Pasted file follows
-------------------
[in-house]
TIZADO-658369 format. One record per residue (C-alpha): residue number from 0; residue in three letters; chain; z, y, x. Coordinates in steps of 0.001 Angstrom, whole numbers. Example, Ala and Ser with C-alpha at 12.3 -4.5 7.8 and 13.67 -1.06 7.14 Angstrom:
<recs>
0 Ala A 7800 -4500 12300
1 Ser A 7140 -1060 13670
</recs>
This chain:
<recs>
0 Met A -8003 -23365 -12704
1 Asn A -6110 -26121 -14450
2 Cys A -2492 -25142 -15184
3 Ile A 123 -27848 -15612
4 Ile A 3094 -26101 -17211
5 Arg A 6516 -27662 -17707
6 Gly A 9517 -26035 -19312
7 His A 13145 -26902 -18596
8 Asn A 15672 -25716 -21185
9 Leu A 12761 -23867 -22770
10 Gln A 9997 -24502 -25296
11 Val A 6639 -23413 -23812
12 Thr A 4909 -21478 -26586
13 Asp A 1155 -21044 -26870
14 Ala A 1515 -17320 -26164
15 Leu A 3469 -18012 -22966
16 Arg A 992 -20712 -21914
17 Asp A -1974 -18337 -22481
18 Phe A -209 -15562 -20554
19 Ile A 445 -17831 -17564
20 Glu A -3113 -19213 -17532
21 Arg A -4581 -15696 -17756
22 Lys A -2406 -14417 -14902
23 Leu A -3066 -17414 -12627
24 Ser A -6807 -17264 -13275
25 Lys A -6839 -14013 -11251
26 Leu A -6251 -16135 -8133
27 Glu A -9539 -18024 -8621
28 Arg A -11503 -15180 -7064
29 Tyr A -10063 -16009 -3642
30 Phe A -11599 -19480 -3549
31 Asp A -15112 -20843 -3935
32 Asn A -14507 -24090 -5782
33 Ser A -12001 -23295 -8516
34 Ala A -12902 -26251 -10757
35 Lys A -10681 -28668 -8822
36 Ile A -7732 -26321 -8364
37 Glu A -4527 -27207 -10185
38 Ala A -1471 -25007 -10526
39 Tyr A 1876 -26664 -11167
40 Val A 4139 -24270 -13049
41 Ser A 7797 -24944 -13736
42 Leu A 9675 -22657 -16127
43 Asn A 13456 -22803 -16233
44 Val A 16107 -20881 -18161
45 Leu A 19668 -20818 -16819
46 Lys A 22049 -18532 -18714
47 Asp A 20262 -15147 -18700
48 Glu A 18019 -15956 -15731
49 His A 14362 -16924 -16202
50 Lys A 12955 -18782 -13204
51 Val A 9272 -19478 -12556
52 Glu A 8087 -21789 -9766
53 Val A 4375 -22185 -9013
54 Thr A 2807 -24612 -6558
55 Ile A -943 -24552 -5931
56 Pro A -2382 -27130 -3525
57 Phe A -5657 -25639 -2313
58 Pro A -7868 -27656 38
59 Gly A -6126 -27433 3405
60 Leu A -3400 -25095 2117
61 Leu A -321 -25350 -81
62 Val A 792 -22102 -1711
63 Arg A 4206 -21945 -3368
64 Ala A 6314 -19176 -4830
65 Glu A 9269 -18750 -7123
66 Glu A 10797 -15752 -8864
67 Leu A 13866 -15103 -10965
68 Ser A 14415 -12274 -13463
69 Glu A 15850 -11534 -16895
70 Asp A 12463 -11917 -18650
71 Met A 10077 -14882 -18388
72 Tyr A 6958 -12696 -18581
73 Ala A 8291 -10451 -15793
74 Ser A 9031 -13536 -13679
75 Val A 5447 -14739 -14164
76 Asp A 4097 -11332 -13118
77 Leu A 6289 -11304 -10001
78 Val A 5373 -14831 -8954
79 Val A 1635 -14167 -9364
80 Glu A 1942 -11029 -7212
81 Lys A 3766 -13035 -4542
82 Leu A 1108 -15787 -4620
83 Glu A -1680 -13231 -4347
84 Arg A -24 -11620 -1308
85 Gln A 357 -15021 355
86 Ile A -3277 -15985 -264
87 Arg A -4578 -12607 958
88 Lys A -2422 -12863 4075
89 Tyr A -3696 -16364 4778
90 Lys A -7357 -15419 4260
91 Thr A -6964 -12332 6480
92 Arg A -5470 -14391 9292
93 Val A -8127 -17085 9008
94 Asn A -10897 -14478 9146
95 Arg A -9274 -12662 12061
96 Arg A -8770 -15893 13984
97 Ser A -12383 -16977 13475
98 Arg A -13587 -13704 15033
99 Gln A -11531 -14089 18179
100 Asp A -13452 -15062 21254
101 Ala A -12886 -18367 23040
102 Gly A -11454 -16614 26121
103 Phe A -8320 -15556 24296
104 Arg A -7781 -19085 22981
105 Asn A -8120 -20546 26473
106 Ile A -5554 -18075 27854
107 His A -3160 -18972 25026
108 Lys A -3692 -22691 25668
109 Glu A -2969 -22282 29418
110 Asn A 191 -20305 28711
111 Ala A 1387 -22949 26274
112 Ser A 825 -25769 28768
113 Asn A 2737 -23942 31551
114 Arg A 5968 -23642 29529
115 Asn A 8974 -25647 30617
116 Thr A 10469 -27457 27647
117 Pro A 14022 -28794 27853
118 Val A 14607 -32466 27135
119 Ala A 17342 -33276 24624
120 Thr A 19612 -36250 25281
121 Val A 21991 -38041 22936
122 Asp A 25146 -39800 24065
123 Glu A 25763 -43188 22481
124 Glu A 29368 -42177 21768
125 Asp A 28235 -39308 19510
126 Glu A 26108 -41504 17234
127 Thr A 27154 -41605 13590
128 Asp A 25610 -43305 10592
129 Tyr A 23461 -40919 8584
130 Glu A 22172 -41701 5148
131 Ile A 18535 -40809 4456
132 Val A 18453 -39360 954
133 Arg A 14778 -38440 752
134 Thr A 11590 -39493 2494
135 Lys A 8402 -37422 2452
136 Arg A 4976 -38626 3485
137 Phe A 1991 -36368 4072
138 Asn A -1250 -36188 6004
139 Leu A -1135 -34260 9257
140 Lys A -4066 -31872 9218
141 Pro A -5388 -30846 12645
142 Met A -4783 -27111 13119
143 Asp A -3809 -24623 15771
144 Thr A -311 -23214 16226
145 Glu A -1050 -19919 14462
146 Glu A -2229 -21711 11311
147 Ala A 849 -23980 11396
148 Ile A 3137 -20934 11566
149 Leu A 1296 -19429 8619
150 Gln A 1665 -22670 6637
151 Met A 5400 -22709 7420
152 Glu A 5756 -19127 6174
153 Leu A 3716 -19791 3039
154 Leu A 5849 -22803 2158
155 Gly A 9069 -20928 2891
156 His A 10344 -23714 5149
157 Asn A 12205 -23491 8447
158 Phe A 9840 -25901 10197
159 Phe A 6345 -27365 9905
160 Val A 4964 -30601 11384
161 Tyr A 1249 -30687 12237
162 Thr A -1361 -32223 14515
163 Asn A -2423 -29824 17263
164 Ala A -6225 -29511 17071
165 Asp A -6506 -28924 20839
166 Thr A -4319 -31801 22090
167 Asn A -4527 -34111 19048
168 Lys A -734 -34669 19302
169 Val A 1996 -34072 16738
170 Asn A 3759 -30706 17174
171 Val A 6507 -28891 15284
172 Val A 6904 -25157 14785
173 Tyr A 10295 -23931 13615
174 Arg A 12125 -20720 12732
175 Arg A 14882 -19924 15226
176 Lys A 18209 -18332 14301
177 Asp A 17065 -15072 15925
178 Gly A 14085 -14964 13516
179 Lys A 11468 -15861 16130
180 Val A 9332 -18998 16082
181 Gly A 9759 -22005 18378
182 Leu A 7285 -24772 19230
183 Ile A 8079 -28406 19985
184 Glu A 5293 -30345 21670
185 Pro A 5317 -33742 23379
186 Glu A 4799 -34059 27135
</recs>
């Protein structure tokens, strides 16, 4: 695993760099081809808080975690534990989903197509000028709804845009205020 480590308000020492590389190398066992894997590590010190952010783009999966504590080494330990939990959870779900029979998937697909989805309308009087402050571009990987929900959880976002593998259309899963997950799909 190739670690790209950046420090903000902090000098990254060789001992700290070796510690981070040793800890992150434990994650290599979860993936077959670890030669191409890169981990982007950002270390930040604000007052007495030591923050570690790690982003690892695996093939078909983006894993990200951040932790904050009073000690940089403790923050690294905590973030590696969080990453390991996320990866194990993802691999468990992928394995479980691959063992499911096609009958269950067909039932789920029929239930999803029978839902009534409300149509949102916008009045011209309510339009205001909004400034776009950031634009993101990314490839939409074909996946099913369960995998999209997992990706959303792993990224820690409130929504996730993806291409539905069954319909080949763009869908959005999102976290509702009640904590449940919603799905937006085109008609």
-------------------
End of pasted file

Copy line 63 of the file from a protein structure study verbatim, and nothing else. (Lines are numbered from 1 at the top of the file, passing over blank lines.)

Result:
54 Thr A 2807 -24612 -6558